School hopes to use unearthed wartime bomb shelter as a learning resource
- 11 March 2014
- From the section Home
A World War Two air raid shelter unearthed during building works in the playground of Dartford Grammar School has excited pupils and unlocked another piece of the school's history.
The find will eventually become a history resource when the shelter is fully excavated in the summer holidays.
Deputy Head Guy Hewitt has stated that: "If the school manage to receive funding from the National Heritage Lottery Fund, over the summer holidays in 2014 we would continue the excavating and making sure it will be safe for students.
"We are then looking to turn the shelter into a resource for the students but also to make it bookable by local schools and history groups in the surrounding area.
"It will be significant to recognise the contributions that Dartford Grammar students made in both World Wars, as many of them contributed and gave their lives, on a local scale but also on a national scale."
The shelter's main entrance, one of three, has been covered until all building works on the new Stephenson Science building have been completed.
The excavation over the summer is likely to allow students to use the shelter to get hands-on practical knowledge of life during wartime and how the school was affected. This would greatly benefit students' World War Two history studies.
The school played a vital role in wartime affairs, especially for military purposes. Students, after leaving school, went into military service and many lost their lives.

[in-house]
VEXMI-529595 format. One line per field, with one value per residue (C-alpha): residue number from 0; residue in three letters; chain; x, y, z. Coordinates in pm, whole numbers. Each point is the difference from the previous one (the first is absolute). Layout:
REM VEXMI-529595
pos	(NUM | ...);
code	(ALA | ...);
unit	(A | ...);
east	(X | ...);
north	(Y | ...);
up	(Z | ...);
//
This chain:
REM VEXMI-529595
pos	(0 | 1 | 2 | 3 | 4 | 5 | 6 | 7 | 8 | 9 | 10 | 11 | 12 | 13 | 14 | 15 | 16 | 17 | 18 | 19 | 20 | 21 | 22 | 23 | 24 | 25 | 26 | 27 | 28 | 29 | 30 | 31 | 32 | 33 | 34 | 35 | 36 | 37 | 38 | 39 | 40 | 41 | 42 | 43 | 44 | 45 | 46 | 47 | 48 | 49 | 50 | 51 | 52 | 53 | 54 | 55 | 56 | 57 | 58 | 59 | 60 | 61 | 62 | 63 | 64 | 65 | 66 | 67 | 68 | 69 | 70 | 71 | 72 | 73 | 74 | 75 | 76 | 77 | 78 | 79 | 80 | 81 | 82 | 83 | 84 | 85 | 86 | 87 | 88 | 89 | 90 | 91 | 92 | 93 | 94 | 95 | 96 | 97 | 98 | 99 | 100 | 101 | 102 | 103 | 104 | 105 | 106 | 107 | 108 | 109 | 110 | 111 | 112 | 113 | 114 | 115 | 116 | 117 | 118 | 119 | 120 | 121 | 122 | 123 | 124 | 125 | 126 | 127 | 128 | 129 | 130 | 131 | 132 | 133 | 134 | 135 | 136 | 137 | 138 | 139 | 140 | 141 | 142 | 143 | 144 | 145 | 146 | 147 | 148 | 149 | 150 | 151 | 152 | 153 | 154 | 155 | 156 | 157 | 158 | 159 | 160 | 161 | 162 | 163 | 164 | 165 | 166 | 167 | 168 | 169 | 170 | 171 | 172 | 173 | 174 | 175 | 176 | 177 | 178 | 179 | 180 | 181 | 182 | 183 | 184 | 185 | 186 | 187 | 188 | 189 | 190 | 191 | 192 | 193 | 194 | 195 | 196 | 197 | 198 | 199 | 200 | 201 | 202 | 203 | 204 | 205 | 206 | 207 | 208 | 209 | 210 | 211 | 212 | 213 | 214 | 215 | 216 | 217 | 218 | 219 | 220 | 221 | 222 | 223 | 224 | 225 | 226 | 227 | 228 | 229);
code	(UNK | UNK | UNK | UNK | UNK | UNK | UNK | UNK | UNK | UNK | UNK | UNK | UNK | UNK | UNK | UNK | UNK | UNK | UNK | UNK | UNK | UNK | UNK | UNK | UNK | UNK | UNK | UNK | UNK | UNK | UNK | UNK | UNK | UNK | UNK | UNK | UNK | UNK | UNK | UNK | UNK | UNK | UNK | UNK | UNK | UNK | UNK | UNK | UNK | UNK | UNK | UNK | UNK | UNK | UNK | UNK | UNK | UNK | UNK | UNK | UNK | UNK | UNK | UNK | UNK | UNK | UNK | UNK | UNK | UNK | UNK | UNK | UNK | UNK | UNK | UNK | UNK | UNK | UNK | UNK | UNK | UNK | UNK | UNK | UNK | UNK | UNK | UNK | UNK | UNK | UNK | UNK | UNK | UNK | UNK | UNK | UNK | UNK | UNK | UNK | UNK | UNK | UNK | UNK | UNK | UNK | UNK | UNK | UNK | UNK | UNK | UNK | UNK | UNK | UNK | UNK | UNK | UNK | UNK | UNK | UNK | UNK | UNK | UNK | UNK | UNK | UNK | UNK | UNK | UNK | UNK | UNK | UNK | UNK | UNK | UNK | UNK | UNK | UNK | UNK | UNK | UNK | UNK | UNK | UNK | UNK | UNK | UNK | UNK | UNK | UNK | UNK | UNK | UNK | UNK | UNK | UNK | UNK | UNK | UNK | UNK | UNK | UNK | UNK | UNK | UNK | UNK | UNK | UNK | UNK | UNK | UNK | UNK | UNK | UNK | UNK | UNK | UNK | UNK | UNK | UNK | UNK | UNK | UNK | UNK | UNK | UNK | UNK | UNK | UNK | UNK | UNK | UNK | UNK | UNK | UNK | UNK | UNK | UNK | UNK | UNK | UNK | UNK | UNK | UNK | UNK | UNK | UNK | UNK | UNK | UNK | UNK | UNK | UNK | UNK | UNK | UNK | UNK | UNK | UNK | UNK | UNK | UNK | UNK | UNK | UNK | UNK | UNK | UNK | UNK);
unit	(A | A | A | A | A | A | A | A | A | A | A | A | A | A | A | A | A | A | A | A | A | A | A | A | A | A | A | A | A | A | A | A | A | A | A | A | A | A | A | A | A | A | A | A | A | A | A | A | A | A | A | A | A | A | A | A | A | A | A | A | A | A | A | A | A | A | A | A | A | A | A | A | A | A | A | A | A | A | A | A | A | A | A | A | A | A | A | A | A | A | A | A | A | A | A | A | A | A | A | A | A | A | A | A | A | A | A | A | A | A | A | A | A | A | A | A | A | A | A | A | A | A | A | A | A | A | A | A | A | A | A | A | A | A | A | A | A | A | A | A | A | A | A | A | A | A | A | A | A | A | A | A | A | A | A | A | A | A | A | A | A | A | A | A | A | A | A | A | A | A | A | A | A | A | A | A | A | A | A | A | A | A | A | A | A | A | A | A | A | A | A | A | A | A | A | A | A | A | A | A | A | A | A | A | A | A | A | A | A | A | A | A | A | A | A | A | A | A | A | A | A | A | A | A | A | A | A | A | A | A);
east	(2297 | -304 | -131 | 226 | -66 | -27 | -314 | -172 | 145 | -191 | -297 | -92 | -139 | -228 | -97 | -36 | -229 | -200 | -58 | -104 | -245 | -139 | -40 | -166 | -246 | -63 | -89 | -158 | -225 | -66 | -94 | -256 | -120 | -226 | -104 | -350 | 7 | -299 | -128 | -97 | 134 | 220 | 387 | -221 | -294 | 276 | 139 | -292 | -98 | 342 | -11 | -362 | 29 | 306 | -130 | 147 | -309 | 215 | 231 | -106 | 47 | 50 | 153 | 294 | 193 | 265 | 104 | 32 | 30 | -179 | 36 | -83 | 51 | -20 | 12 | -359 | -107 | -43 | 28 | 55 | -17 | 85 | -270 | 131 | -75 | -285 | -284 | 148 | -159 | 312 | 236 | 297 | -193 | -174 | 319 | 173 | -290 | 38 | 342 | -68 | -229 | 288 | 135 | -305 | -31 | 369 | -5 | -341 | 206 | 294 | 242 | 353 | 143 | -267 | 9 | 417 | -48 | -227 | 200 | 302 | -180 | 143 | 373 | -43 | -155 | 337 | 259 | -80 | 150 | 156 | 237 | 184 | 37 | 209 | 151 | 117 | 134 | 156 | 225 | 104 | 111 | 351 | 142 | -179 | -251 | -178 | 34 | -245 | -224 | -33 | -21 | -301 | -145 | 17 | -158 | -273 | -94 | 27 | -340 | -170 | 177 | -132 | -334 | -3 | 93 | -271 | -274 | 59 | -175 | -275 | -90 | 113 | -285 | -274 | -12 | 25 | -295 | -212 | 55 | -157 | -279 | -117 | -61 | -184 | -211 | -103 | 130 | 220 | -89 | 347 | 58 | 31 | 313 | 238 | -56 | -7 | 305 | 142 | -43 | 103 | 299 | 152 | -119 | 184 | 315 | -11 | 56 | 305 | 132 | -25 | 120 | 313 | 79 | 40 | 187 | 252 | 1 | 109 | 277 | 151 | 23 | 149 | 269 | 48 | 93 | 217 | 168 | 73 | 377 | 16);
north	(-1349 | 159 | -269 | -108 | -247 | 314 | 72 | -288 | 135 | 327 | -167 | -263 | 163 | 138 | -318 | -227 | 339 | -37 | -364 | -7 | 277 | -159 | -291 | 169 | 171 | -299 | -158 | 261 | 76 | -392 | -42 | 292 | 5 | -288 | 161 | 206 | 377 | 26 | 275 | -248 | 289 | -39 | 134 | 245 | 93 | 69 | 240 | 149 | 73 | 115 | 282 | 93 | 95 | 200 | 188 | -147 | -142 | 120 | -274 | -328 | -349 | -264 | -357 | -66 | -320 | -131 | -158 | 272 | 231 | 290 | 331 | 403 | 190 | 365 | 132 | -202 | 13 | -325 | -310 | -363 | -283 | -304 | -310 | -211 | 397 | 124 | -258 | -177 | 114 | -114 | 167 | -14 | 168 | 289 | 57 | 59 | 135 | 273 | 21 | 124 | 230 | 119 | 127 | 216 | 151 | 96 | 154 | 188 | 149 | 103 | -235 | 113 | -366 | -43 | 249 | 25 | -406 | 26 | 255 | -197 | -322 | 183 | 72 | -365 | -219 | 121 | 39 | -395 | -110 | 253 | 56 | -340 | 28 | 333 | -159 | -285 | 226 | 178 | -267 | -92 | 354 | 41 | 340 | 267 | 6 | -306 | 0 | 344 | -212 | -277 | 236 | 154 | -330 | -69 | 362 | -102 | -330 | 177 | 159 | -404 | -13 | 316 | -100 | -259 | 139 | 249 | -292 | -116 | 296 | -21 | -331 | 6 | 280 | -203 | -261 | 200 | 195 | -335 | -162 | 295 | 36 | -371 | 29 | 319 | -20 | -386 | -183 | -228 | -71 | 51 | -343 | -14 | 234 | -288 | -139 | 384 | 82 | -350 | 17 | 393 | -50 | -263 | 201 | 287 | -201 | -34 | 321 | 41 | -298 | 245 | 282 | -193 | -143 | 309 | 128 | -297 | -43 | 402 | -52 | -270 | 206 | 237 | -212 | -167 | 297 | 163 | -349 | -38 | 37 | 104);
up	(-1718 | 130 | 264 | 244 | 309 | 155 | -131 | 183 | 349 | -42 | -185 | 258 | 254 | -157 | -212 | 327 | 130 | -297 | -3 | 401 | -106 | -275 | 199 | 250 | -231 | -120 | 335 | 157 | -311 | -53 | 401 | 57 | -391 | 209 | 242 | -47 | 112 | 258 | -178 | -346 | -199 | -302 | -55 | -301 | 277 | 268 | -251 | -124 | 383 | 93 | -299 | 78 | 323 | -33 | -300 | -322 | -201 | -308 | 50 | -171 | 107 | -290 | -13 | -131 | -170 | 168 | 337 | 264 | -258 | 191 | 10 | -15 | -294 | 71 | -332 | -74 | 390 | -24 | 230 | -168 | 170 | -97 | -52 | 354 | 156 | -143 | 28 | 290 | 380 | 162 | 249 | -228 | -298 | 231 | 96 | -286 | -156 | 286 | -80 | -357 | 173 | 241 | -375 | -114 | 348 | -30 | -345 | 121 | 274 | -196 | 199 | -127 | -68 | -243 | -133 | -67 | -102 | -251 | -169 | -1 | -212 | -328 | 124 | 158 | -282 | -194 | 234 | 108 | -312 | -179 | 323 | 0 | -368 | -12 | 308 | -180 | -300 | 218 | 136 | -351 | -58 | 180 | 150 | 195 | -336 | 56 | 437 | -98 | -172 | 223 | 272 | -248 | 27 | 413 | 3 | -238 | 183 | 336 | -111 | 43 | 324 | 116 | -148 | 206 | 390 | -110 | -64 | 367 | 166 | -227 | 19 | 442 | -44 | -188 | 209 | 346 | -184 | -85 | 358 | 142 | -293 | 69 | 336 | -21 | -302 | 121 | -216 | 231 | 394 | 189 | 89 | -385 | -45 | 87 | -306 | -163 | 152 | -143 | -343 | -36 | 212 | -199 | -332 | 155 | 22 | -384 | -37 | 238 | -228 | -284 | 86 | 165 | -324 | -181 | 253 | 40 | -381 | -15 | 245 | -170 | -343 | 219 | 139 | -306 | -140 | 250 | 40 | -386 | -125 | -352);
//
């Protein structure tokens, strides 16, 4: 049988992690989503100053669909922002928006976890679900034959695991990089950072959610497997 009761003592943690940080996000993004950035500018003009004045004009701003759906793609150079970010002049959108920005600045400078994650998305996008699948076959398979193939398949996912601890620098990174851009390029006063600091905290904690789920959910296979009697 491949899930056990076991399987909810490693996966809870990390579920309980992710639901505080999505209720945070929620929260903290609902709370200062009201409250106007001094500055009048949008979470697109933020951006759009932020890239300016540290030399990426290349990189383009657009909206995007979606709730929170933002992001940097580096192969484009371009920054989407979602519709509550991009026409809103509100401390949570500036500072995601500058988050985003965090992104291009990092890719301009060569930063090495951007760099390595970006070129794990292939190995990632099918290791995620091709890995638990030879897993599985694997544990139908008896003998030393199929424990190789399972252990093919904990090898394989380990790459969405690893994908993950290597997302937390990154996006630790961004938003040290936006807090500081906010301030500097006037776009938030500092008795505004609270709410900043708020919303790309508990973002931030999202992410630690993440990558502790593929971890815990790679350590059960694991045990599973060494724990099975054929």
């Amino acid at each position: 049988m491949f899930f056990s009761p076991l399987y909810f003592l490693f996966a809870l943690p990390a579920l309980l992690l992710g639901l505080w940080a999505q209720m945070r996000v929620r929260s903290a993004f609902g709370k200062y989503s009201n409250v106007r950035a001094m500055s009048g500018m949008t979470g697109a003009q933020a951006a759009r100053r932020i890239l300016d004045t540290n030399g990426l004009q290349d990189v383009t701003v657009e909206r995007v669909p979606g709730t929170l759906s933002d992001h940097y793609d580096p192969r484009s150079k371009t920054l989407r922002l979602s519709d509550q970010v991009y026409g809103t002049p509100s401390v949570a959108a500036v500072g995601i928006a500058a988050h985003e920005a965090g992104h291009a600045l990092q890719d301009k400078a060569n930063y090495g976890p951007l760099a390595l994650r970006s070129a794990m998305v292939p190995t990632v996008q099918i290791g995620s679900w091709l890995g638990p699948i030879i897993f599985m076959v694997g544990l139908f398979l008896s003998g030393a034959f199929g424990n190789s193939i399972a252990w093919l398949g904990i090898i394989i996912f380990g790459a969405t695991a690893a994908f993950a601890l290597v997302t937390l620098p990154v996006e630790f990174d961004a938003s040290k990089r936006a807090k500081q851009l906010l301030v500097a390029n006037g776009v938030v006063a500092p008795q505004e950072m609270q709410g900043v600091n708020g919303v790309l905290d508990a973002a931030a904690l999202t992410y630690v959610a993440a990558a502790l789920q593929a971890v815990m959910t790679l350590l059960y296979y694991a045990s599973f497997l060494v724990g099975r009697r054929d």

The school pavilion was requisitioned for military use rendering all outdoor sports and games impossible. The creative and academic subjects also suffered greatly.
School plays were cancelled and an inter-house dramatic competition was held in its place - the first time that inter-house competitions were held for a sport-unrelated purpose.
Lessons became extremely difficult and because Dartford is directly under the flight path from Europe to London, there became a considerable risk of bomb damage.
Students spent more time in shelters than out during the height of the bombings.
Whilst there were no direct bombing hits to the school, there was still damage, although minimal.
Windows were shattered and roof tiles were dislodged as a result of many nearby bomb hits in Crayford.
After the war ended, the school faced the task of rebuilding and repairing the school to its former state so that normal lessons could recommence.
Two shelters were found in the junior playground. They were half-covered with allotments from the Grow More Food campaign and a large water tank was also found here.
One of the shelter entrances was covered with concrete while another was kept open in the event that another emergency arose.
All entrances were finally sealed when the junior playground was paved over in 1952 with £1,000 funding from the council.
Many other schools in the Local Education Authority were keen to claim this funding, probably to rebuild their own school buildings.
At this point, the air raid shelter was covered and left alone until its discovery in January 2014.
This historical relic undoubtedly saved the lives of hundreds of pupils and is now invaluable to the school's history department, as well as to the local community.